The basic symbols by which Roman numerals were and still are expressed are:
I = 1 (a single digit)
V = 5 (a graphic representing five fingers)
X = 10 (the fingers of two hands joined)
L = 50 (adapted from a Chalcidic sign)
C = 100 (adapted from a Chalcidic sign; it is also the first letter of the word for a hundred, centum)
D = 500 (half the Chalcidic sign , which represented a thousand):
M = 1000 (the first letter of the word for a thousand, mille: not used separately as a numeral before the second century AD)
Paying taxes. (Illustration by John Pittaway from Picture Reference Ancient Romans, Brockhampton Press 1970)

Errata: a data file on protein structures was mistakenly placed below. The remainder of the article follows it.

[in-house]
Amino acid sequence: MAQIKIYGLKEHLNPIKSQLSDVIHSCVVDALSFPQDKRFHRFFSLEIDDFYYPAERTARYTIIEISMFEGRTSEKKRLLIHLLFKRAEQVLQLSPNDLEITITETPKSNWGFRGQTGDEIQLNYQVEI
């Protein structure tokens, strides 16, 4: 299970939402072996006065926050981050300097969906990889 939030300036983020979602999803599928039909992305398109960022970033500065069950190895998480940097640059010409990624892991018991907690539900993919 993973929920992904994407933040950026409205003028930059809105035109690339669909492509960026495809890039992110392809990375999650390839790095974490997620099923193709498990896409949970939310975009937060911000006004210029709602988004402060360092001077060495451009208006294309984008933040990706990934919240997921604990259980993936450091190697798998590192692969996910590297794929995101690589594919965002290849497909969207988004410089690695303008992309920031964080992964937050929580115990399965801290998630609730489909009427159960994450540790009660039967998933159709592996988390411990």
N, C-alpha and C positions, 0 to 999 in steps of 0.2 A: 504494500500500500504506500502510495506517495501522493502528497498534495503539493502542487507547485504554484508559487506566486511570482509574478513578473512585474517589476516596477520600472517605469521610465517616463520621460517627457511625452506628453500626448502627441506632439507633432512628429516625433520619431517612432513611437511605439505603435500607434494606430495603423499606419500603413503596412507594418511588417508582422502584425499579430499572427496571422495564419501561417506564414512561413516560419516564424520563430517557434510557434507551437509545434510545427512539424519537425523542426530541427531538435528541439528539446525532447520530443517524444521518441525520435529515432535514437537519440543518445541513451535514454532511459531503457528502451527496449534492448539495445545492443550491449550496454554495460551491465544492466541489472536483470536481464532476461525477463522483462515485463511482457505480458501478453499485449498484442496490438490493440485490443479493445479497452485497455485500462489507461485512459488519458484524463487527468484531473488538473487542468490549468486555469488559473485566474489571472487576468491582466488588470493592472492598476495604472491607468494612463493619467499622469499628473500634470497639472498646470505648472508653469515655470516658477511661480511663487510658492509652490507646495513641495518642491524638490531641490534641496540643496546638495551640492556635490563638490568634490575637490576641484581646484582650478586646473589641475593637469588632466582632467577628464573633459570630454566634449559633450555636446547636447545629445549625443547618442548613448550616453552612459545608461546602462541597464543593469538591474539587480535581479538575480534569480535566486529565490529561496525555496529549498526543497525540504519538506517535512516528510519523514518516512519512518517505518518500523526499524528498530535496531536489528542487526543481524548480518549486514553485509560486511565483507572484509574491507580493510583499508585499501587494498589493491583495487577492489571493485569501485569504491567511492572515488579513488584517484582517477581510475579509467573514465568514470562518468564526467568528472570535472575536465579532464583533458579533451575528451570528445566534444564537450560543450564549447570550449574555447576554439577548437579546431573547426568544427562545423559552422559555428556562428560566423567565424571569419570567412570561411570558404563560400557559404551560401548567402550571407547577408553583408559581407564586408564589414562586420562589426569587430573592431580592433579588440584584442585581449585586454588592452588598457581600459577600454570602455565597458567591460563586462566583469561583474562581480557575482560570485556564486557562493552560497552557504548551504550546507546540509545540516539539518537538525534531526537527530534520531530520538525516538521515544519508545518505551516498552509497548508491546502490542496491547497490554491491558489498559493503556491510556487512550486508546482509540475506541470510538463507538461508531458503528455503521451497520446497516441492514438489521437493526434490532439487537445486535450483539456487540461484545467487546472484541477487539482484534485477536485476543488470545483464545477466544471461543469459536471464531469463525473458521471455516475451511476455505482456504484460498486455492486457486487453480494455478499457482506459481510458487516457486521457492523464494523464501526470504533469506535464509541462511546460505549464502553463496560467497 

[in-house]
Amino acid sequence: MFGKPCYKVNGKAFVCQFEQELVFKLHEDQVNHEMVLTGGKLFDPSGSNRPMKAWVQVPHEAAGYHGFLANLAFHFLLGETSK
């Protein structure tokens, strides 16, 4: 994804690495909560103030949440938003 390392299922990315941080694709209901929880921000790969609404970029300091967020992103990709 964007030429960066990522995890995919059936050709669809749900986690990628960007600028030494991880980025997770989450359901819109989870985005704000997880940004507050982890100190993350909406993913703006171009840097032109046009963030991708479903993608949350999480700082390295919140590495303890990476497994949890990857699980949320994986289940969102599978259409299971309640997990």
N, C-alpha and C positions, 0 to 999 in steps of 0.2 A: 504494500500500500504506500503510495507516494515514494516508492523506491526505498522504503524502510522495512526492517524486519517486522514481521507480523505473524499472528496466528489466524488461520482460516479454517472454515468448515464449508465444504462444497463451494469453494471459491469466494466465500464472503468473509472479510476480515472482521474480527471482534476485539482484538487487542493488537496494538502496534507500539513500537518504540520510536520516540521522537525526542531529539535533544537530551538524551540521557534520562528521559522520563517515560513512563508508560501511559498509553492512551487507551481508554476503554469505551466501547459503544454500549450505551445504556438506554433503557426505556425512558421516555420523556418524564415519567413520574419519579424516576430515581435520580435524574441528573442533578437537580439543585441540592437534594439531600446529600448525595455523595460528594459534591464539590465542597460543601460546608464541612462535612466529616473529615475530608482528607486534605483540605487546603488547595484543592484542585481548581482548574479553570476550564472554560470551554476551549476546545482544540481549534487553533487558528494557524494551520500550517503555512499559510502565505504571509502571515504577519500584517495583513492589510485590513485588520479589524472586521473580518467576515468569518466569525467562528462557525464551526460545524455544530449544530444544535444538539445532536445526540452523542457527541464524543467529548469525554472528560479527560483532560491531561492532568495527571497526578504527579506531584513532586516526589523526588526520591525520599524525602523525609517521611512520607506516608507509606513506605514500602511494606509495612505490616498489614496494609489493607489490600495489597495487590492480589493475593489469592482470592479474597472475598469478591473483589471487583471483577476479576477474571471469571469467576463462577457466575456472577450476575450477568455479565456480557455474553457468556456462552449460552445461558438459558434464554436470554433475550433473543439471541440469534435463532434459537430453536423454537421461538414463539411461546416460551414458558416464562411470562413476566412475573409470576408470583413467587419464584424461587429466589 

Numbers other than these were expressed by adding symbols after the higher numeral, e.g. VI = 6, XII = 12, CLXI = 161; or by subtracting those that preceded the higher numeral, e.g. IV = 4, XL = 40; or by a combination of both processes, e.g. XLI = 41, CDXIII = 413. In medieval times and beyond, dates were represented by Roman numerals, e.g. MCCCLXII = 1362. The year 1996 was MCMXCVI.
Towards the end of the republic, thousands were denoted by a line above the numeral, e.g. 10,000 and 5,000:
Hundreds of thousands were denoted by additional lines on each side,e.g:
= 1,000,000 = 500,000.
Roman numerals from 1 to 1,000,000
Including an alternative explanation for Roman V etc Click here.
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